Outokumpu, (Mokkivaara mine), Finland


DESCRIPTION

Outokumpu means "the hill of the devil" or from another source "the strange hill".
The mine we visited is called Mokkivaara and I don't know if it's a separate mine or a part of the Outokumpu copper mine. The mine is situated just outside of Outokumpu and a small "trench" in the side of a big open cast mine is used for tourists and chromian diopside for jewellry.

GEOLOGY

.....

VISITS

1997-06-25
This was one of the best visits on the trip, and I will come back next summer for everything I missed this time. With a little more time and a little better organised search I think it would be possible to collect a couple of uvarovites in a day here.
The things to bring is a heavy sledge, a bucket and lots of water.
The owner of the mine was very helpful with identifying minerals and showing us where to search. I have been told afterwards that they had blasted in the mine just before we arrived for our sake, and it was very easy to find nice stuffs.
Mineral assemblage Chromian diopside, chromium tremolite, uvarovite, kammererite, cromite, pyrrhotite, pentlandite, gersdorffite, pyrite, chalcopyrite, sphalerite, zinkcromite, cromdravite???,fuchsite, cromepidote, asbesthos, anthophyllite.....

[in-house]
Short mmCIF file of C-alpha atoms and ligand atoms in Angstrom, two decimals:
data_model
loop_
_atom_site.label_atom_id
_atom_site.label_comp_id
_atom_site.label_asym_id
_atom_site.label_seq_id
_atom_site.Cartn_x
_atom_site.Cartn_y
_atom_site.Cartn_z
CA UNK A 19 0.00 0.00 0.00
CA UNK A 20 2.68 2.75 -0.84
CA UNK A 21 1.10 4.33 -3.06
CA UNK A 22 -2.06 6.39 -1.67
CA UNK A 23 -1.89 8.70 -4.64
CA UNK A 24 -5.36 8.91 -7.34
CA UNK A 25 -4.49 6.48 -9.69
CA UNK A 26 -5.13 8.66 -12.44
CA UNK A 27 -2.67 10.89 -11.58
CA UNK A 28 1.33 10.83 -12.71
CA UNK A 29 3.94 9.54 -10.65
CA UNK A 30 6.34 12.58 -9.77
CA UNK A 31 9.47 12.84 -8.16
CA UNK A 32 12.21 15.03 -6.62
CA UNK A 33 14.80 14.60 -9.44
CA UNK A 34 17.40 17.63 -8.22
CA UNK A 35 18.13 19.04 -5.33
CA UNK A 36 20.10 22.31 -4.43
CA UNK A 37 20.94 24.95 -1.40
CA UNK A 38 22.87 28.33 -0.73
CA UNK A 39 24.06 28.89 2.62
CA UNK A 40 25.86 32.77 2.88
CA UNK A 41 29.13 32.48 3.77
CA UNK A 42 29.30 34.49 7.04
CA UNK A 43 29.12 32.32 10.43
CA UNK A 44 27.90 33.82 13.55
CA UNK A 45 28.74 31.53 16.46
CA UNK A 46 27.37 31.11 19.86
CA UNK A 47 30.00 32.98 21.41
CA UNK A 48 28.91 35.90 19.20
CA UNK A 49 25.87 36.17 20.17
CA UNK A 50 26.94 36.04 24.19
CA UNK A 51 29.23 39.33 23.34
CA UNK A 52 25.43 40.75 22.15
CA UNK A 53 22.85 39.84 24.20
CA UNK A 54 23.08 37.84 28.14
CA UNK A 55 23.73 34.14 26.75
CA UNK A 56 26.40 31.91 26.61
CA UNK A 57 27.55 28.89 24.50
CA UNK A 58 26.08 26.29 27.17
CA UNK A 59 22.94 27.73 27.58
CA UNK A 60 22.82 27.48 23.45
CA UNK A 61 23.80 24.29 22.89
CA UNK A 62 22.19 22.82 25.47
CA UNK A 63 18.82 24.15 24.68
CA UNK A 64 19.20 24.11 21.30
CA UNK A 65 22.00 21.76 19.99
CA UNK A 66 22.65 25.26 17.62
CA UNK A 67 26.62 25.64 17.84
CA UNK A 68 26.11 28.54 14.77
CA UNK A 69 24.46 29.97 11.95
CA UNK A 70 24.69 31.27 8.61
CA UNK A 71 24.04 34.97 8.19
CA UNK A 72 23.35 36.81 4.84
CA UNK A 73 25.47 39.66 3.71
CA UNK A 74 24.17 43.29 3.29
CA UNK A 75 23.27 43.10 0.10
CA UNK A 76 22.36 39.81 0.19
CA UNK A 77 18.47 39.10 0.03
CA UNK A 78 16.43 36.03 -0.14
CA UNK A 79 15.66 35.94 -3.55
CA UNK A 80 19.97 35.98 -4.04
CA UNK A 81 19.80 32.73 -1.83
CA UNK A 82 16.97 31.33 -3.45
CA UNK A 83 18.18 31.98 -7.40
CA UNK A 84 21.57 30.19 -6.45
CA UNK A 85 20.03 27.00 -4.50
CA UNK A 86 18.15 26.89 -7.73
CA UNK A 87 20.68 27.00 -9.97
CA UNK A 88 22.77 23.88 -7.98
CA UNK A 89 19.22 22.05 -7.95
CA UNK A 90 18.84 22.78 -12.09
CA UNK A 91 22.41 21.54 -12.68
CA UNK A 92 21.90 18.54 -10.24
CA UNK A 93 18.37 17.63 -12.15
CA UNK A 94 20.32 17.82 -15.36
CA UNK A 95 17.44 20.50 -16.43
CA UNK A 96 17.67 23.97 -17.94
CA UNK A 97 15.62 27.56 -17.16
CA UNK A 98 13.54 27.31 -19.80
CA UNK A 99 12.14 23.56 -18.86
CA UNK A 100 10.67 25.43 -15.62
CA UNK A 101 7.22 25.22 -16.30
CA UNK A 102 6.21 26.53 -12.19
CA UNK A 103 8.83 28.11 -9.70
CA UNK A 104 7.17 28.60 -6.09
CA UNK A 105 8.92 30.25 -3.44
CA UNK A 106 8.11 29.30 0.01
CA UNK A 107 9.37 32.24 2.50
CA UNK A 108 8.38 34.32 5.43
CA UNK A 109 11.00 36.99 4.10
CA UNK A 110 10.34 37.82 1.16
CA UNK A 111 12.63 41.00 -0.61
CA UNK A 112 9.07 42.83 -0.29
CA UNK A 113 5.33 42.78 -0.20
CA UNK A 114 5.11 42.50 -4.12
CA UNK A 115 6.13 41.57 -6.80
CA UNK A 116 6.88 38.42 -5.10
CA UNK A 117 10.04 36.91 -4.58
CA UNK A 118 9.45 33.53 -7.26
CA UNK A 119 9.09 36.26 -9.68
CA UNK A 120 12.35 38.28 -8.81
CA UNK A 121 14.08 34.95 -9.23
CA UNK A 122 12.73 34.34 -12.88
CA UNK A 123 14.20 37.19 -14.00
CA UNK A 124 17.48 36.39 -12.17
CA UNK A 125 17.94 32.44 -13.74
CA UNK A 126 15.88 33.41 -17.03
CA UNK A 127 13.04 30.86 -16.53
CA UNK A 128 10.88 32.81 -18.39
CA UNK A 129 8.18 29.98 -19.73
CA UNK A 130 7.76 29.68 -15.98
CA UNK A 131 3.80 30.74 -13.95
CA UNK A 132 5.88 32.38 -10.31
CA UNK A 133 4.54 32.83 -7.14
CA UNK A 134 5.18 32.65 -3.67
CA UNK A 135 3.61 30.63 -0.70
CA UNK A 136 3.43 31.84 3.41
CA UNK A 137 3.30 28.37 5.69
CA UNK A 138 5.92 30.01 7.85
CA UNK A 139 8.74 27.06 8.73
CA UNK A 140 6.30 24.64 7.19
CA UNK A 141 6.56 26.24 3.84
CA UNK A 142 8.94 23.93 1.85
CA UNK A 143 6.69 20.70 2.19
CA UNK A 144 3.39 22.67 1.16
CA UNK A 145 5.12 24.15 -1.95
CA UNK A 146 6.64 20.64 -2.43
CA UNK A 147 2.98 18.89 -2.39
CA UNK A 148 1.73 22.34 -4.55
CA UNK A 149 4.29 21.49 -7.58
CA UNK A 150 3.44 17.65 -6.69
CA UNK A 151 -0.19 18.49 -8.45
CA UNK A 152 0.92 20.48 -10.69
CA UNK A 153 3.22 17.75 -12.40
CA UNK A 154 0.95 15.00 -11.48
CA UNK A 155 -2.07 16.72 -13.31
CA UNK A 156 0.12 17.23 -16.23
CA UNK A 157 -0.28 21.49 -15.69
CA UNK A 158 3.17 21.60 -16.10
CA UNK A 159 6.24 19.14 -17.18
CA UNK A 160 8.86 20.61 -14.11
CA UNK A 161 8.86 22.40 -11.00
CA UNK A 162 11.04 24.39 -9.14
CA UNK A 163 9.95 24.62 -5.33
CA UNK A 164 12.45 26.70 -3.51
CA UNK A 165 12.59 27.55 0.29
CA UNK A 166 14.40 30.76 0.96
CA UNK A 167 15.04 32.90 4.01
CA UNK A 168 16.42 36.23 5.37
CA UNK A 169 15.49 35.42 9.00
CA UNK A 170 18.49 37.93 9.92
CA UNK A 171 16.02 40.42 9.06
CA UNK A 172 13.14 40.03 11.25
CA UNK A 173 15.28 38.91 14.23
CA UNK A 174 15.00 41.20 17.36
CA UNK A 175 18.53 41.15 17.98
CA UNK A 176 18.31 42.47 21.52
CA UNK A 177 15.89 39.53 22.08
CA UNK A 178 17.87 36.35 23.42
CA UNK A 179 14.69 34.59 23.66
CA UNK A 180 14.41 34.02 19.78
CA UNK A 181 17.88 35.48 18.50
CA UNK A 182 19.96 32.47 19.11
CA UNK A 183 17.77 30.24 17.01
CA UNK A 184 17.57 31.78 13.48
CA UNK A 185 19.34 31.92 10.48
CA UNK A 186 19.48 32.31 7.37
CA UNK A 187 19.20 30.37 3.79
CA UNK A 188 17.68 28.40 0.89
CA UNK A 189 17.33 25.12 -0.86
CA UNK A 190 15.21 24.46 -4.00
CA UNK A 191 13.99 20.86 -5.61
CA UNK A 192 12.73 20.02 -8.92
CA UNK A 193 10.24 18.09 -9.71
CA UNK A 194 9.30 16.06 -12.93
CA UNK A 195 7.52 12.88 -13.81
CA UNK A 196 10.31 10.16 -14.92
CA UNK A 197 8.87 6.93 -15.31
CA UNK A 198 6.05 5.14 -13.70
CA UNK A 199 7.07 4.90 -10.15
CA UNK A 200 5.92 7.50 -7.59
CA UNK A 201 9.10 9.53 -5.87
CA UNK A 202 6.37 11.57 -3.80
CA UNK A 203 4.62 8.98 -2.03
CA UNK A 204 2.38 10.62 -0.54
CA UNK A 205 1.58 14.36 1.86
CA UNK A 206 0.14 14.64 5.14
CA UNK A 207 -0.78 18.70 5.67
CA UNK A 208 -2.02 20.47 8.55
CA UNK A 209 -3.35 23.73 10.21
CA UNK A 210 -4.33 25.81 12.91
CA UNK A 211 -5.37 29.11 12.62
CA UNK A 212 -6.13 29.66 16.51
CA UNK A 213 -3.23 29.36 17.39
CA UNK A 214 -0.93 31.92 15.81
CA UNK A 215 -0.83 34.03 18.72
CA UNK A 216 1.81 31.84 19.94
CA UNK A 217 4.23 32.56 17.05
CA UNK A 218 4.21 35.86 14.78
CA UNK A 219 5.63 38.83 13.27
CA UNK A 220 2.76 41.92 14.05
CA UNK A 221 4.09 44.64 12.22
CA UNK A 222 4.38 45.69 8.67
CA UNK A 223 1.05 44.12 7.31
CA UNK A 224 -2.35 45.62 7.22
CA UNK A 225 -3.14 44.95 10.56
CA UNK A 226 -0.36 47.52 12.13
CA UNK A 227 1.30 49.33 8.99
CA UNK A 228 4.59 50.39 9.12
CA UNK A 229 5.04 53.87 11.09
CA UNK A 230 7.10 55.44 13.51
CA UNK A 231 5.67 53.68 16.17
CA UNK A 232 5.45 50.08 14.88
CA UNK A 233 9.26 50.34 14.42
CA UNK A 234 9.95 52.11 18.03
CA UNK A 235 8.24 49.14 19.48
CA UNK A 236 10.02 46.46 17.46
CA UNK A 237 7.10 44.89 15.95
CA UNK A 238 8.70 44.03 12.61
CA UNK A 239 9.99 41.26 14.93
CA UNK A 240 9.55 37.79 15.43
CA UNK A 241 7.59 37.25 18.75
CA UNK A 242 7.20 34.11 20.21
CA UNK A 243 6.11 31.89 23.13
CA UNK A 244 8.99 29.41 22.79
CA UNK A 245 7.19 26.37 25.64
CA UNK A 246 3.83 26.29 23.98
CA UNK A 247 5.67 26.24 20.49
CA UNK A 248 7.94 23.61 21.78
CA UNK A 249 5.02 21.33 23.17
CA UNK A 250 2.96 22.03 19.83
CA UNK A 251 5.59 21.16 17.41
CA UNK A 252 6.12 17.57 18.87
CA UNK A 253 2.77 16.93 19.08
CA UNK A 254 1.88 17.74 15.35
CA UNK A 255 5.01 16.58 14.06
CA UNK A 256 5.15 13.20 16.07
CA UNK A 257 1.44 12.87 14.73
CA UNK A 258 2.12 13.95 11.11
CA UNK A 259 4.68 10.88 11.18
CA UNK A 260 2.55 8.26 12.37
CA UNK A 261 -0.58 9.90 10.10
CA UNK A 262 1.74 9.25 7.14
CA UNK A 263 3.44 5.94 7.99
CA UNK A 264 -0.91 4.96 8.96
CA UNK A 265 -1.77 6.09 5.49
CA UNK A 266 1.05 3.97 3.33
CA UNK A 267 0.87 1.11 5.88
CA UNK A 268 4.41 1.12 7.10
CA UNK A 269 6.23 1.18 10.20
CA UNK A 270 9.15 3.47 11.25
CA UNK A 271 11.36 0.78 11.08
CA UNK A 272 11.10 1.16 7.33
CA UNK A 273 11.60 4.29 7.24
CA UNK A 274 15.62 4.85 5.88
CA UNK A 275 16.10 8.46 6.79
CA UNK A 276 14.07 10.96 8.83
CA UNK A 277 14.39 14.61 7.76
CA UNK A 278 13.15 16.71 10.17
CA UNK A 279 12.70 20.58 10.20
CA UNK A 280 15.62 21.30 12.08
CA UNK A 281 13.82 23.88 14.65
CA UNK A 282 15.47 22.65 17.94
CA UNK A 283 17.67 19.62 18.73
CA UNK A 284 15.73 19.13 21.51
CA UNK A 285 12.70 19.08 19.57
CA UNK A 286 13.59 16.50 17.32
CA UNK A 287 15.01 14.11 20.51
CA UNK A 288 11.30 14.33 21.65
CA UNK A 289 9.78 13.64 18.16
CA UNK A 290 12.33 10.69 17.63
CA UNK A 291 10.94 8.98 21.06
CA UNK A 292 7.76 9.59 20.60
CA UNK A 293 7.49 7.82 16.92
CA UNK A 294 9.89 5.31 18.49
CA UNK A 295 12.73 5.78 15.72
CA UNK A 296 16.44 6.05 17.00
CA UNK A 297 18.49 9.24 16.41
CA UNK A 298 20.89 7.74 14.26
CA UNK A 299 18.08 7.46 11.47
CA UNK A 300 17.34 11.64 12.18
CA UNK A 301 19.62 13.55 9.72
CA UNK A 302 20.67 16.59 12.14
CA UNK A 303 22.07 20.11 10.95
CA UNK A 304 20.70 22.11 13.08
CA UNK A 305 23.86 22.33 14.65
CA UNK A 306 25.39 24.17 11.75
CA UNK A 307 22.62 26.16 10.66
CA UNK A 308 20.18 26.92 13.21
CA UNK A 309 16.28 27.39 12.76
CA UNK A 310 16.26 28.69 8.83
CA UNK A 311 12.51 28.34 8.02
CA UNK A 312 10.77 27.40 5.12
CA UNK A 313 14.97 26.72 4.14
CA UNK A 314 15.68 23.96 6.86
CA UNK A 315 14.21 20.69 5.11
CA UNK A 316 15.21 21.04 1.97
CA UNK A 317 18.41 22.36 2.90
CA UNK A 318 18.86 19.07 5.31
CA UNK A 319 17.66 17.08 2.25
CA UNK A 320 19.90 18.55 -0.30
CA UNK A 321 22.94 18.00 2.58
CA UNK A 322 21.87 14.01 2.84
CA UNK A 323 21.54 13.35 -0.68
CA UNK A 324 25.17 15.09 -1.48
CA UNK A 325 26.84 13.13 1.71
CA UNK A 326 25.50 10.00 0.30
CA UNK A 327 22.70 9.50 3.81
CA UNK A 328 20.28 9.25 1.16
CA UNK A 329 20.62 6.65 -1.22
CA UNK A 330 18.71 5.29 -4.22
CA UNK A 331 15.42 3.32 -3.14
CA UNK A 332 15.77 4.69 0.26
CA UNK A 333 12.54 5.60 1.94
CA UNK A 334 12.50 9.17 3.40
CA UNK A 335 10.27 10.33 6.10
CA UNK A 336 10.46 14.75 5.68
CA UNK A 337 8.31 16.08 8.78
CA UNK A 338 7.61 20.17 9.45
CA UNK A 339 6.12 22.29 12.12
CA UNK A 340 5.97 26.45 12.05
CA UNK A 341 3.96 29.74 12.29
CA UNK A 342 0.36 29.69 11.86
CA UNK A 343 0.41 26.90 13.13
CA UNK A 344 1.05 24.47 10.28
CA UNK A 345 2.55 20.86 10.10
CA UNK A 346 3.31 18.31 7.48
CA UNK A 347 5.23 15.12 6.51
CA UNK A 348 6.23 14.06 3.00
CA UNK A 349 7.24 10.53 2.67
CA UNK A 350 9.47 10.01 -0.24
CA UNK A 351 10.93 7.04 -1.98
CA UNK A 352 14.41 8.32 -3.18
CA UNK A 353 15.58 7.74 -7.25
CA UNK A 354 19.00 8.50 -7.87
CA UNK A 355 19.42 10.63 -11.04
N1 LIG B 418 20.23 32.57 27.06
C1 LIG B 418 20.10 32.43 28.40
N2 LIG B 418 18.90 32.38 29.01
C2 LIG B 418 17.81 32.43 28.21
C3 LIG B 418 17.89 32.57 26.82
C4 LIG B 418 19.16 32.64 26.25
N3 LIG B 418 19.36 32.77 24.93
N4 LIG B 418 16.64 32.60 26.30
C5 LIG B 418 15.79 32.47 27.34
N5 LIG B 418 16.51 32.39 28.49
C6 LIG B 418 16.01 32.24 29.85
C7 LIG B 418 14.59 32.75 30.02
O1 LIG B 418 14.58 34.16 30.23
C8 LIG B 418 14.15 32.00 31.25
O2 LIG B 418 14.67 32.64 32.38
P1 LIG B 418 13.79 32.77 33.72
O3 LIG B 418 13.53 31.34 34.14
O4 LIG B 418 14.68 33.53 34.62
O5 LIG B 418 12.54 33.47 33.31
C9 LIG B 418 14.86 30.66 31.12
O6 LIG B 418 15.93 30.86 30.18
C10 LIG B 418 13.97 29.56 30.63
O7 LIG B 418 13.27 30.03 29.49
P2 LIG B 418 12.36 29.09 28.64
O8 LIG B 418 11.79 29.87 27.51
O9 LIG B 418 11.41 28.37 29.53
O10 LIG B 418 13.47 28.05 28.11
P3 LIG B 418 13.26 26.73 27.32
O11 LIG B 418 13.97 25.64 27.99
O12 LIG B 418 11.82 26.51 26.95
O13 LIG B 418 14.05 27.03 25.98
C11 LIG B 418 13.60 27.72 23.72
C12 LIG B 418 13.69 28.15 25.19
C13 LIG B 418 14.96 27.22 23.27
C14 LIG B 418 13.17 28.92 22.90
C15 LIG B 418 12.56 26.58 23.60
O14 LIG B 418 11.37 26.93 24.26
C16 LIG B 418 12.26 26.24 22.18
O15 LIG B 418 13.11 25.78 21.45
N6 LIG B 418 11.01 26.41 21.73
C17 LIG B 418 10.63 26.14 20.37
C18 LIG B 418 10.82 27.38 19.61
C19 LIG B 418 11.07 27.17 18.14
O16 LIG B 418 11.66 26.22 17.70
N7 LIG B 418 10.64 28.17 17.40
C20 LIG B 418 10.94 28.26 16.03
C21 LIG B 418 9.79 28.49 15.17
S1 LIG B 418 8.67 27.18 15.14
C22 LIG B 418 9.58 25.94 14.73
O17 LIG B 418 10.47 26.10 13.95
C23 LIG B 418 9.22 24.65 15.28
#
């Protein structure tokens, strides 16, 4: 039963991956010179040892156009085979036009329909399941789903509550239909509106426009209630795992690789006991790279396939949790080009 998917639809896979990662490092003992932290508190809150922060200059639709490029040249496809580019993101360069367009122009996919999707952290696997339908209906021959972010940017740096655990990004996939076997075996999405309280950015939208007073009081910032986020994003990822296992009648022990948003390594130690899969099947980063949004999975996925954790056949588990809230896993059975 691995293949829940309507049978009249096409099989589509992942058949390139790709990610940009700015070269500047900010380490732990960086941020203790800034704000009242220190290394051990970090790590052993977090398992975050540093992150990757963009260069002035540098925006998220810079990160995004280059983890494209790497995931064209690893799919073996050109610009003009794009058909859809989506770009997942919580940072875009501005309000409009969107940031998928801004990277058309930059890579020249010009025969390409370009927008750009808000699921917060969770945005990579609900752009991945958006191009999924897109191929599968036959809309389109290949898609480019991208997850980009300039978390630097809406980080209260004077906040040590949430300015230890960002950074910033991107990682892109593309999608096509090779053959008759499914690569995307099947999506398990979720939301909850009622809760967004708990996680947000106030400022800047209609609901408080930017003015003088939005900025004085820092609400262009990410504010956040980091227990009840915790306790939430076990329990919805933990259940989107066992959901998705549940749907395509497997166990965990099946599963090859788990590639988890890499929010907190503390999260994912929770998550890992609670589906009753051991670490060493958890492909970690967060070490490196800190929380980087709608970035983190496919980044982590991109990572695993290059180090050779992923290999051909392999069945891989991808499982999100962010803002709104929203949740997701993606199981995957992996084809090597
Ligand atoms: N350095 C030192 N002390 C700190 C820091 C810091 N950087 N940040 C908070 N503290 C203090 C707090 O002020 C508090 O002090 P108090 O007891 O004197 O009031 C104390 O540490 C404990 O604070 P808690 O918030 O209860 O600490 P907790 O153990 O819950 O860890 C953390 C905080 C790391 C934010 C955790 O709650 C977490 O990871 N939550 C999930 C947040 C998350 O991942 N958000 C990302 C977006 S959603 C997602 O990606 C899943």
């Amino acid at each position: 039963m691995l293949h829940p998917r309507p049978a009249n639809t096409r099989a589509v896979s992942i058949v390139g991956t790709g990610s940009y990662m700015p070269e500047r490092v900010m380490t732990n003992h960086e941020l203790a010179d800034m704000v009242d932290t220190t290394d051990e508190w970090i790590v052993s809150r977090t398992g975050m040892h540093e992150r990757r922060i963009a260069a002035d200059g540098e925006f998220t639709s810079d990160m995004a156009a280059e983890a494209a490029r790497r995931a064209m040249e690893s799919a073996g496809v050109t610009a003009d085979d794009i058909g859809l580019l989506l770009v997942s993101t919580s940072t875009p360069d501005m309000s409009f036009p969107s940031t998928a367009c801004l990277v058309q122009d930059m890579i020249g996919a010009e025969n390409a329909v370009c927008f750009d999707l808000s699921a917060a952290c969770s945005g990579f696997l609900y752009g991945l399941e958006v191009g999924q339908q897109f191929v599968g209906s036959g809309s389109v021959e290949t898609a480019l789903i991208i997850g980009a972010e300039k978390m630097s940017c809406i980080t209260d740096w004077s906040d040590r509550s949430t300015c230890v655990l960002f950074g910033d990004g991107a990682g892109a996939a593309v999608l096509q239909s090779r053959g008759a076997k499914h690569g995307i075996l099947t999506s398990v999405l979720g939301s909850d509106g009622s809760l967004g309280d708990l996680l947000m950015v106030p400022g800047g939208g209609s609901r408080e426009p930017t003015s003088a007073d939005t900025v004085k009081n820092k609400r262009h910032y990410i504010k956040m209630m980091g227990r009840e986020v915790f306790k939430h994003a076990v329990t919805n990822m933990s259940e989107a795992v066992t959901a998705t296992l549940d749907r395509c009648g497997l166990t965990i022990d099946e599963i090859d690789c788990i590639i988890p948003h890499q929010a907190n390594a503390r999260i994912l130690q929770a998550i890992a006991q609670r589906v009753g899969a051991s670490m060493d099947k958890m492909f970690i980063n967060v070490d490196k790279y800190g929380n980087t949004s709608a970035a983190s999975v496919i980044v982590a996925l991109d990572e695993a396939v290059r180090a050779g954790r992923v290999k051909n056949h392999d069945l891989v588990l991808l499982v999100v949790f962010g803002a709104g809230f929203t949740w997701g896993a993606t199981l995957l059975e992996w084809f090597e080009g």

Uvarovite

When we left the harbor in Sweden I told one of the more experienced persons on the trip that the thing I mostly wanted from the trip was to find an uvarovite. He then told me not to have too great expectations to find it.
When we got to the small quarry it took me about five minutes to find this one, and I also found two more small uvarovites. The trip was a total success whatever would happened after this.
Collected 1997-06-25
(300 dpi, 800x600, k)
Uvarovite

On a dark night during the fall I was examining the uvarovite and I discovered that there was a crack in the calcite on the side of the uvarovite. I then decided against all common sense that I should try to split the rock at the crack.
When the rock split, my hart skipped some strokes, because what I had believed all time to be the greatest side of the uvarovite showed to be the short side of it. It suddenly growned three times in size.
I will not try my luck again, so this is the final look of my uvarovite.
Collected 1997-06-25
(300 dpi, 800x600, k)
Chromian tremolite

Chromian tremolite with calcite and pyrrhotine (on the back side).
Collected 1997-06-25
(300 dpi, 800x600, k)
Chromian diopside

Two terminated crystals of chromian diopside. The material between the crystals is calcite.
Collected 1997-06-25
(300 dpi, 800x600, k)
Chromian diopside

Another crystal of chromian diopside. This one is flanked by two pieces of some sulphide. This one is also nicely terminated.
Collected 1997-06-25
(300 dpi, 800x600, k)
Pyrrhotite

A nice hexagonal pyrrhotite crystal in a matrix of calcite and chromian diopside. The crystal is flat at top and bottom and is about 3 mm thick. It has a nearly perfect hexagonal shape.
Collected 1997-06-25
(300 dpi, 800x600, k)

If you have some questions, suggestions or comments you are welcome to write me a line or two.
Locality index. Main index.


axelsson@acc.umu.se